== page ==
Rule of Law

USC students react to Trump’s indictment

The former president is expected to appear in court tomorrow

Tomorrow, former President Trump will appear in court, marking the first time in U.S. history that a current or former president has faced criminal charges. Before the historic event, students shared their perspective on the situation. Kimberly Aguirre reports.

Today, former President Donald Trump flew from Florida to New York and landed in La Guardia airport in preparation of his arraignment tomorrow.

This comes after Trump was indicted by a grand jury in Manhattan last Thursday.

As of Monday afternoon, the exact charges against Trump are unknown, but they are believed to involve hush money that Trump allegedly paid to an adult film actress.

Praveen Fernandes, the vice president of the Constitutional Accountability Center, a nonprofit public interest law firm in Washington D.C., believes that although the courtroom process will be typical, the nature of the situation is extraordinary.

Praveen Fernandes: I think there has rightly been a lot of attention on the unprecedented nature of the defendants here. And we have never had a president go through his process of fingerprinting, a mug shot instead of being a former president who has been charged and indicted for a crime. But the actual process itself is is not that exceptional.

According to information provided by Fernandes, Trump plans to plead not guilty. Yet, if Trump is found guilty, the ruling would not bar him from running for office.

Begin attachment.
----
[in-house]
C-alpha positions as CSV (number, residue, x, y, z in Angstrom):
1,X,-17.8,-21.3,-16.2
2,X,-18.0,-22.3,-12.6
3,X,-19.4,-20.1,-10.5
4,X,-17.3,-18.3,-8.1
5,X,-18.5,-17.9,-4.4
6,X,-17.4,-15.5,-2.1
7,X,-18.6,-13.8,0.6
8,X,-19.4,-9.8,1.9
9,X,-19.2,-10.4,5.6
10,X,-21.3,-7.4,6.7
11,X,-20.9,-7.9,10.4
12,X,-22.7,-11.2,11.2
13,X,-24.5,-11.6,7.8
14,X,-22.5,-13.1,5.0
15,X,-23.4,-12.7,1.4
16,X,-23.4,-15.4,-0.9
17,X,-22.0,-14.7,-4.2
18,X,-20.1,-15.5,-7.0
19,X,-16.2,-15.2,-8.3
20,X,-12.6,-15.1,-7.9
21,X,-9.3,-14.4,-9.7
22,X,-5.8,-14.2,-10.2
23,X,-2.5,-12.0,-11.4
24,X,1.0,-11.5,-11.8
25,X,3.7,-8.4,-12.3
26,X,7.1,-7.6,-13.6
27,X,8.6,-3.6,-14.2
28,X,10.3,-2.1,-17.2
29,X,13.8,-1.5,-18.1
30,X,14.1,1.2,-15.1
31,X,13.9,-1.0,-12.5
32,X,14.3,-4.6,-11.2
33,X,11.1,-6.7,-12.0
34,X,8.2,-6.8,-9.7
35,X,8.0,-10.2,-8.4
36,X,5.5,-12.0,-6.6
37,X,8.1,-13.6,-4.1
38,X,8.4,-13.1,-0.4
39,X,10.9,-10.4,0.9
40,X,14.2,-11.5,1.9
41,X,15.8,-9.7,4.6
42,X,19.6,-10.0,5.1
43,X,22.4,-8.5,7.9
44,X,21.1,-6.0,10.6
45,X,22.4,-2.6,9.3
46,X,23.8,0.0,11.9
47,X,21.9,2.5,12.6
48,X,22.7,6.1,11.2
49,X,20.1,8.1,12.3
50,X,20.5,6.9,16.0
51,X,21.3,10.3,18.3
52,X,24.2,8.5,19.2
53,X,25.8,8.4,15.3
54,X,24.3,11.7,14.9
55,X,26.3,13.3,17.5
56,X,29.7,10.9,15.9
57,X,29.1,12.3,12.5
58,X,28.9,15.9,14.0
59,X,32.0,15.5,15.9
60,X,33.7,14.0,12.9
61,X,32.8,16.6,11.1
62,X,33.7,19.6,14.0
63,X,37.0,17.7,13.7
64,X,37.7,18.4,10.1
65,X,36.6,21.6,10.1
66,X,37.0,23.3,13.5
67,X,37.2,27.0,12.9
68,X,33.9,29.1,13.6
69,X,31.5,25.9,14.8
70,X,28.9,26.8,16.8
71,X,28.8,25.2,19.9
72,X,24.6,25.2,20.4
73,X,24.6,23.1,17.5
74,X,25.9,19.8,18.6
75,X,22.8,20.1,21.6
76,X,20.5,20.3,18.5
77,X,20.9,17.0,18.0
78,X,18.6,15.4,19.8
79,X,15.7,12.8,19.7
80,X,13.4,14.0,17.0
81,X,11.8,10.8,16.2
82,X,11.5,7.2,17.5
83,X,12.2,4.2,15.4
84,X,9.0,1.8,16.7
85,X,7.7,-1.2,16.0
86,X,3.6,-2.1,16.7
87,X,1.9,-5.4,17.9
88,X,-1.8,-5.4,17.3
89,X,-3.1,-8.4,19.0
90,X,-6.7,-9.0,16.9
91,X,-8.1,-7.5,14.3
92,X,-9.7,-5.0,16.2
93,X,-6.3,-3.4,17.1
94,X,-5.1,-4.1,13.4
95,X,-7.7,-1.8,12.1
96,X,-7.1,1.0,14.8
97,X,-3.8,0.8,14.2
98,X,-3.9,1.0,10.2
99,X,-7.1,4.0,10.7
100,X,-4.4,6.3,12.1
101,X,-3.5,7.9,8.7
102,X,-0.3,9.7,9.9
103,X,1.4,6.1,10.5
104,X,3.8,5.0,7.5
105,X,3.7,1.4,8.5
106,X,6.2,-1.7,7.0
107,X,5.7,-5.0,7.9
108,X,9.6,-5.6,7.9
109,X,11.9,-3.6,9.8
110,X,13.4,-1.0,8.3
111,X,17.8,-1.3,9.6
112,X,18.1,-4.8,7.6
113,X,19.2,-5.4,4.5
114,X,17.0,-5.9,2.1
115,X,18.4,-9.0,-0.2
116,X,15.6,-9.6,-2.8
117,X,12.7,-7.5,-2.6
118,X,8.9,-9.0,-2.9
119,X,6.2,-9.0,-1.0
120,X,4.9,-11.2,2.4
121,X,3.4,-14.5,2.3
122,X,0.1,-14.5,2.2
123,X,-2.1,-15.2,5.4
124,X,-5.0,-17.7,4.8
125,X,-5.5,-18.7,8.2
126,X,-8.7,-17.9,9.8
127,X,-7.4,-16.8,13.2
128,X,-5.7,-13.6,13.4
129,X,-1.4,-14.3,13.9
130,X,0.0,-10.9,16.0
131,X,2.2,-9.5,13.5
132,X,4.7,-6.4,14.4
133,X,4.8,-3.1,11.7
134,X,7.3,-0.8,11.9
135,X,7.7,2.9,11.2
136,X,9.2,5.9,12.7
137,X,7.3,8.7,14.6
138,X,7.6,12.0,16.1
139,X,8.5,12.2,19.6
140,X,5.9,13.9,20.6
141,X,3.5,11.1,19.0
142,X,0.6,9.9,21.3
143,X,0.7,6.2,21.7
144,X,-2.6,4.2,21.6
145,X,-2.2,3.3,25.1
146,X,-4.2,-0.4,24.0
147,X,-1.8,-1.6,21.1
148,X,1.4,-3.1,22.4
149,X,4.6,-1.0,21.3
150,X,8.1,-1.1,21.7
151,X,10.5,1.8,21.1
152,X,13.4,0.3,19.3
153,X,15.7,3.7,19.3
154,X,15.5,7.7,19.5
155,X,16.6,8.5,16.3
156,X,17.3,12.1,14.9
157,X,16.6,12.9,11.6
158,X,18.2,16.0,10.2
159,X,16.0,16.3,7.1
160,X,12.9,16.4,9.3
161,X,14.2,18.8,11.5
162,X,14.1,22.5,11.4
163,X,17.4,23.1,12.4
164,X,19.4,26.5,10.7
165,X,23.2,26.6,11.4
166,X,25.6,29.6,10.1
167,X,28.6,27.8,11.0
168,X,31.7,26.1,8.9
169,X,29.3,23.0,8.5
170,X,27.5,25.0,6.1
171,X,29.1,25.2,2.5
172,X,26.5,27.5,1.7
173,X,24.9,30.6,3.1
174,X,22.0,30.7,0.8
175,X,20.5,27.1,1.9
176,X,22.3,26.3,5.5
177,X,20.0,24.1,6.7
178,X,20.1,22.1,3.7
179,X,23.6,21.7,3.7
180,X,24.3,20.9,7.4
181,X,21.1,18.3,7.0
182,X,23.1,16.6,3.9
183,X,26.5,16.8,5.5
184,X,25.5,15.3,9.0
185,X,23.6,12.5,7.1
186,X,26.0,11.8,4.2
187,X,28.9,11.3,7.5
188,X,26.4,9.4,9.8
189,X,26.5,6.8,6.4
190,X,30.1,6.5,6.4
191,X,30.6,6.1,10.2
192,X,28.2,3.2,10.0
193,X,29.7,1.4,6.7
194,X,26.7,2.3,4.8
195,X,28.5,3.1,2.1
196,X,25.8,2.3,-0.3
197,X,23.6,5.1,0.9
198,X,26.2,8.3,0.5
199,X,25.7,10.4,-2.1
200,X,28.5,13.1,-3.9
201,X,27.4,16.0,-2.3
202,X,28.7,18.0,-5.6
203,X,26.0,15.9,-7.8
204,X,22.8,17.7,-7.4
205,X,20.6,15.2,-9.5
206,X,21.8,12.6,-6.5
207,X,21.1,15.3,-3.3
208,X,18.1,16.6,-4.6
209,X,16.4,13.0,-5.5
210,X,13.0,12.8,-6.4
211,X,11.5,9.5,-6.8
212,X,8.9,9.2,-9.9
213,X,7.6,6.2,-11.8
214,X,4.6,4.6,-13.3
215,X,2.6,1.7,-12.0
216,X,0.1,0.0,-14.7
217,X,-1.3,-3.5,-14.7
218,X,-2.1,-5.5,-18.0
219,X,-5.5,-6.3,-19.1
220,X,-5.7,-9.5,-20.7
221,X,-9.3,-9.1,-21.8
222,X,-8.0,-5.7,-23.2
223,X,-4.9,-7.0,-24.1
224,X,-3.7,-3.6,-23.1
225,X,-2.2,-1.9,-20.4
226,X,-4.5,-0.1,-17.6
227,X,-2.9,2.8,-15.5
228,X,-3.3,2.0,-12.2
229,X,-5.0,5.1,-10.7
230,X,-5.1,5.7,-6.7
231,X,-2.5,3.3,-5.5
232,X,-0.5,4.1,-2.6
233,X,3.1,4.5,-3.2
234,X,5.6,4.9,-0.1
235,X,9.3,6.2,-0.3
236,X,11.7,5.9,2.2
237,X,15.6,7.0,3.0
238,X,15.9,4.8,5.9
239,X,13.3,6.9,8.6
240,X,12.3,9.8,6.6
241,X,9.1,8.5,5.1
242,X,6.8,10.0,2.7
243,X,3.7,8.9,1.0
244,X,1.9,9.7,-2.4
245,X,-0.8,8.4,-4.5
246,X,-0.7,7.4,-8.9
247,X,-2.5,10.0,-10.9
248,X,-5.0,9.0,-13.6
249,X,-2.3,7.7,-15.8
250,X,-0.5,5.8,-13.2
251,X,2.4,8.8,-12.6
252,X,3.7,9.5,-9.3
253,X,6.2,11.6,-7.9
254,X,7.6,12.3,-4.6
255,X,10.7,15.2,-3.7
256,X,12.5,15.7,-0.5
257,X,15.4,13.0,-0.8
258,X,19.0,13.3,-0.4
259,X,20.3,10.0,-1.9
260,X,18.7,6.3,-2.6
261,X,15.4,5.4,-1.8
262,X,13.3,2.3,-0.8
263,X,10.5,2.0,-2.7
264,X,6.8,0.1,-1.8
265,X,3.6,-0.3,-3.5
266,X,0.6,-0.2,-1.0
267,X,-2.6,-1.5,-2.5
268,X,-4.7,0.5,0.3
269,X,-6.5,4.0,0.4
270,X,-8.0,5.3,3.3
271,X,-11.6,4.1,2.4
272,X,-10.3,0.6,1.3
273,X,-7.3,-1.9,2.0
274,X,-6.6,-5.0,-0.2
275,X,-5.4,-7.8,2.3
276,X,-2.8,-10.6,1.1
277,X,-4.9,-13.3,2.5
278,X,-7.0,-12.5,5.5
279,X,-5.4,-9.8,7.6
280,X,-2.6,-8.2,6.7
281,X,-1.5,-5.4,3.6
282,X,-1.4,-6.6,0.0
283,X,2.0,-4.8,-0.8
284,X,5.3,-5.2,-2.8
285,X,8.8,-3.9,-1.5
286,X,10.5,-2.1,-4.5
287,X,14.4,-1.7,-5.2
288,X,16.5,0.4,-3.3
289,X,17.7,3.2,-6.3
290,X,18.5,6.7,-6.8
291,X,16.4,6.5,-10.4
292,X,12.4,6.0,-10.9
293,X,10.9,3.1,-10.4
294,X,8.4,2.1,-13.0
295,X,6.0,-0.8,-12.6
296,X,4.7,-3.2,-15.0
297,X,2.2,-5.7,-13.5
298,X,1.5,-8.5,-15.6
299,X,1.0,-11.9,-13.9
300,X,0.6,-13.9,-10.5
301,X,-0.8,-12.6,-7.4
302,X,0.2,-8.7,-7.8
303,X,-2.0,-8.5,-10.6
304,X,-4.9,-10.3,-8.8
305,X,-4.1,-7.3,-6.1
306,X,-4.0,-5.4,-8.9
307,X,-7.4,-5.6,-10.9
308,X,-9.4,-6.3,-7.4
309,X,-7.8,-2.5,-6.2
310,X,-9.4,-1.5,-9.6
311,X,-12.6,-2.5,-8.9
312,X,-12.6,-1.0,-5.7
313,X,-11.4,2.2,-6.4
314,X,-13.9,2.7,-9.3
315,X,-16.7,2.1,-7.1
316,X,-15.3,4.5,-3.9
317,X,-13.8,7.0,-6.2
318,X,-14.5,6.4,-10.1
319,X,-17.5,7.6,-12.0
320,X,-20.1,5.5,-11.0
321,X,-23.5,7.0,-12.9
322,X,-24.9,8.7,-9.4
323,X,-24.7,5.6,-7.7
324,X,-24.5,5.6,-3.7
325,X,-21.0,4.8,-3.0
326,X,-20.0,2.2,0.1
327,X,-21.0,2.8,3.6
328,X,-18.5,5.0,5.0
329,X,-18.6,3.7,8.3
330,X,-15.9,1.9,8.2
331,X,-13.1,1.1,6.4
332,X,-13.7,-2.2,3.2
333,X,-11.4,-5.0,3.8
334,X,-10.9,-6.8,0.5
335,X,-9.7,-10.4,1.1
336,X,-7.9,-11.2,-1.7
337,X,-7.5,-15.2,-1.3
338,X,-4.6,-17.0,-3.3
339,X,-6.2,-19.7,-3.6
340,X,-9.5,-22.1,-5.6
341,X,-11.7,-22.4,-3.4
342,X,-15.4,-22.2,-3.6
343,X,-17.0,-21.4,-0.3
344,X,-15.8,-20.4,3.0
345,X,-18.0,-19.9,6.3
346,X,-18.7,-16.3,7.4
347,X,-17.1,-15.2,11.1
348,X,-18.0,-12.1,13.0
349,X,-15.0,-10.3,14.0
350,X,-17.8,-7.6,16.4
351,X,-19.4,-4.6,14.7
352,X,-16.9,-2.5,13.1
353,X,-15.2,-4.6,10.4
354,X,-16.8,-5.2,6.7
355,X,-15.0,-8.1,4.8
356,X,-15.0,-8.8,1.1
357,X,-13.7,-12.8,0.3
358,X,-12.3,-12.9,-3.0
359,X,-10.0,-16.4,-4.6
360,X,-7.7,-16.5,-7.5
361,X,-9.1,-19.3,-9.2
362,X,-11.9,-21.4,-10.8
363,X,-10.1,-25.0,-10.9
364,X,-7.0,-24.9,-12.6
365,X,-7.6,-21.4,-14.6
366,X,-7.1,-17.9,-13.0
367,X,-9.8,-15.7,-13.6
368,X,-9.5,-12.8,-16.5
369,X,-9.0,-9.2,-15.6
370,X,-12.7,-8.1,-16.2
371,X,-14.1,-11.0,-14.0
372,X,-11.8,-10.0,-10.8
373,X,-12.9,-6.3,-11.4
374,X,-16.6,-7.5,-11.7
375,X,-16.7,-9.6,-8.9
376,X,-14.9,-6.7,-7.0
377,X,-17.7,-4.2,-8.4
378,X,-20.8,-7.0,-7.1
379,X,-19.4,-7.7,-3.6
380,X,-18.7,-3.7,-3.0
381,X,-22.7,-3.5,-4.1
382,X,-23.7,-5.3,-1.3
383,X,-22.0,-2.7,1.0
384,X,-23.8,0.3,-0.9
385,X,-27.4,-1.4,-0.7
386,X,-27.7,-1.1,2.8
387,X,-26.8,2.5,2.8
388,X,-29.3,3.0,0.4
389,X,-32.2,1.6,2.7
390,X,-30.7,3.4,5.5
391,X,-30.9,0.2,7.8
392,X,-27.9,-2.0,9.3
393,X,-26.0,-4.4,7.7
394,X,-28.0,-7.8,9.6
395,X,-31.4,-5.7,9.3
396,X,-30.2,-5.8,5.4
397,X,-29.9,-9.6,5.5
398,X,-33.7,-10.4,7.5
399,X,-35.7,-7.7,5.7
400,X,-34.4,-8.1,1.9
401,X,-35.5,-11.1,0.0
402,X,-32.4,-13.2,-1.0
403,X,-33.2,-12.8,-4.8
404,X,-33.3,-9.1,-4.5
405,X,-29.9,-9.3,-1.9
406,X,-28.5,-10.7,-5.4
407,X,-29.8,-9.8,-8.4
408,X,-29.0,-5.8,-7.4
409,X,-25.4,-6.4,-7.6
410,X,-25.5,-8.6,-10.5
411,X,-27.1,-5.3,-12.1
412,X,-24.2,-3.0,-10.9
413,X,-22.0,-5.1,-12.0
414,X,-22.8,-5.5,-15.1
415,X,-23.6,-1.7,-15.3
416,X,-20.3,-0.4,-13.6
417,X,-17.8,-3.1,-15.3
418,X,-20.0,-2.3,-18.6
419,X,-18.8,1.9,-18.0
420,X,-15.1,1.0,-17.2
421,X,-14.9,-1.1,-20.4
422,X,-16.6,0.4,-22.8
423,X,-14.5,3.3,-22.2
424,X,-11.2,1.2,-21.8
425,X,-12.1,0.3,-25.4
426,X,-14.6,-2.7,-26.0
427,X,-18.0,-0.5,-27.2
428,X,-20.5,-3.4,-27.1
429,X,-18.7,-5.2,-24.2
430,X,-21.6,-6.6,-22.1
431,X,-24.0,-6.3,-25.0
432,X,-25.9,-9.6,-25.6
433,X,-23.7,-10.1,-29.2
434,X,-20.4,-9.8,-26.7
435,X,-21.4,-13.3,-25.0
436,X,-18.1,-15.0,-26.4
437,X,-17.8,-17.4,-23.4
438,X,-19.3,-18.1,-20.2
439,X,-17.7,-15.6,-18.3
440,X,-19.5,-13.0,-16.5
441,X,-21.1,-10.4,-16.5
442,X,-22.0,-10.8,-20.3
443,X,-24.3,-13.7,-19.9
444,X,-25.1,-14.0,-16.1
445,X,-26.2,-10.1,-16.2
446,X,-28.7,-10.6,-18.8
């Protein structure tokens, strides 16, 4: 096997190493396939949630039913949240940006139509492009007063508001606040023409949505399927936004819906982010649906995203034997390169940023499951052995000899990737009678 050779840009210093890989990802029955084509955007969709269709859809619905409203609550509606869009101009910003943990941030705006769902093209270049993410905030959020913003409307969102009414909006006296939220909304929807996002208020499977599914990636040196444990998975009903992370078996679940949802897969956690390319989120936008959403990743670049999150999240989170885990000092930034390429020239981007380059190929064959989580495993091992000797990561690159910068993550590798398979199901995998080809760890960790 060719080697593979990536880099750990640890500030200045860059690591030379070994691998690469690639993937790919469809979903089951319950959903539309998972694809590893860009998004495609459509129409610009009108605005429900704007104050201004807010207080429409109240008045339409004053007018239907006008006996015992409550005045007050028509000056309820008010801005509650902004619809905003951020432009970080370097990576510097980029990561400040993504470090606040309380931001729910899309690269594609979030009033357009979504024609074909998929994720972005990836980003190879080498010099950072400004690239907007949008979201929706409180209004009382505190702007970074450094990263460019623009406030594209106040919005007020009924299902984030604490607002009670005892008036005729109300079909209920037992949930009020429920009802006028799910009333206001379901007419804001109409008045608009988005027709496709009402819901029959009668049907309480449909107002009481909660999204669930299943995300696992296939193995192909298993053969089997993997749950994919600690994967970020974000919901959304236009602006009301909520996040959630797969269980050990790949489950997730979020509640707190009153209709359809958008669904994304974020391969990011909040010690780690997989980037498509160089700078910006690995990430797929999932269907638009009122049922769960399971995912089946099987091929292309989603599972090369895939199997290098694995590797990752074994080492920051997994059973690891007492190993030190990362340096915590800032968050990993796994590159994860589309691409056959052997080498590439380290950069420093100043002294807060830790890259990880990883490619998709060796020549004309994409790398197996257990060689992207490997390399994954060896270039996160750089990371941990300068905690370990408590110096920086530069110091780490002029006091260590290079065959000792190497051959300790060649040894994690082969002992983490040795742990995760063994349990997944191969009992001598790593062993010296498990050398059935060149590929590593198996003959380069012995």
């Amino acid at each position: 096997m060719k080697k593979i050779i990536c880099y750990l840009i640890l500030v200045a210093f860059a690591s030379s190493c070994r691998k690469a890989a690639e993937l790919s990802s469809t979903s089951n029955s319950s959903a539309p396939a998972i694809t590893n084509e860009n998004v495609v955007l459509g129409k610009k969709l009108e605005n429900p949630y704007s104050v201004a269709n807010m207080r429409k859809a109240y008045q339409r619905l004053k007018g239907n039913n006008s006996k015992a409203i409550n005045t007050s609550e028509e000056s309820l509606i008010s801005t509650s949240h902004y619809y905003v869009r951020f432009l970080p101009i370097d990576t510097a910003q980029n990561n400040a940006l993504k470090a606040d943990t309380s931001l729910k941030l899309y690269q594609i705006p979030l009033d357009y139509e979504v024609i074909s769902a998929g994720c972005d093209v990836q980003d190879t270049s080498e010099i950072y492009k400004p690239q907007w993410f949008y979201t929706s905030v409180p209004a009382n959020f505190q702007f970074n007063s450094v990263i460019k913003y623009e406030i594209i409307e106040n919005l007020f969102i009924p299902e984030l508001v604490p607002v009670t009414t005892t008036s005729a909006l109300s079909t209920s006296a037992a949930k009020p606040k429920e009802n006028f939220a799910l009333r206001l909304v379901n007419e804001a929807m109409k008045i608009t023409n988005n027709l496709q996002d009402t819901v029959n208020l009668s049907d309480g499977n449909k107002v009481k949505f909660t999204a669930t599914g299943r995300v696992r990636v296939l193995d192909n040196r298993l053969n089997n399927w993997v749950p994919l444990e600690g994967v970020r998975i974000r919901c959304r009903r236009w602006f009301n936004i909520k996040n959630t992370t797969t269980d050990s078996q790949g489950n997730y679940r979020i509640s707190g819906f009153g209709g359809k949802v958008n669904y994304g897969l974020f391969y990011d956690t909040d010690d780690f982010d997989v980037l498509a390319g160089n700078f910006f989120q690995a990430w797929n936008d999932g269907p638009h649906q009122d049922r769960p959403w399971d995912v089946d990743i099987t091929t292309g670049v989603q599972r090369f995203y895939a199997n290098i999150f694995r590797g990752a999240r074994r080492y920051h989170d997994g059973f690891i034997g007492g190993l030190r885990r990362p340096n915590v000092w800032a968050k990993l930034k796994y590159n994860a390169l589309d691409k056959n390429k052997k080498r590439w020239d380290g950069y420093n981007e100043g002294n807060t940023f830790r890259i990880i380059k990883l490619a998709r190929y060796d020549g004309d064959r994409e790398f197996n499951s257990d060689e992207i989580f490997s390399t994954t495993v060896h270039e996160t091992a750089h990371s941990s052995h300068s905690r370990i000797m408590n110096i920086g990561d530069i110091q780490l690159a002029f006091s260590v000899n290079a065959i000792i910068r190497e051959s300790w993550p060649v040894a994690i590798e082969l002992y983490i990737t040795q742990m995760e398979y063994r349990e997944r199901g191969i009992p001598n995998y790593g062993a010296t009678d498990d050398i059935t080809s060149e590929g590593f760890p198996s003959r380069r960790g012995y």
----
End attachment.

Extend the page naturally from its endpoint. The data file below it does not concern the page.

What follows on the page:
The unprecedented nature of this event is also something that resonates with the USC community.

All around campus, students are reacting to this historic event. One of them is Luc Hosy, a junior studying arts, technology, and the business of innovation, who believes that Trump still being able to run for president speaks to a larger issue.

Luc Hosy: I think the fact that he’s running for president despite being indicted, I think that shows that there might be a a gap in the political system in which we need to create edits and need to think about because now we have this new example in our history. I think that’s cause for for some change.

Others such as Macie Burgard, a senior studying civil engineering, believe that changes should also come in the way that presidents conduct themselves.

Macie Burgard: Presidents will maybe feel like a little bit more responsibility and less like laws don’t apply to them, because I feel like that’s maybe an issue in the past, like being above the law a little bit.

But ultimately, what this has done is create conversations. Something that Jake Berg, a sophomore studying intelligence and cyber operations, hopes will cause a moment of reckoning for all Americans.

Jake Berg: Hopefully people realize that it’s important to talk to people across the aisle or respect your counterpart’s like I think both sides need to take back you, right? Like obviously MAGA people are pretty intense, but also on on the other side of the aisle, people who condemn them and and don’t recognize them as like fellow Americans, I think that’s a step too far as well. So I think hopefully this has made people realize that we need to just kind of embrace each other as Americans and hopefully change things in the future.

Trump will appear in court around 2:15 eastern time. After which, he is expected to fly back to Florida.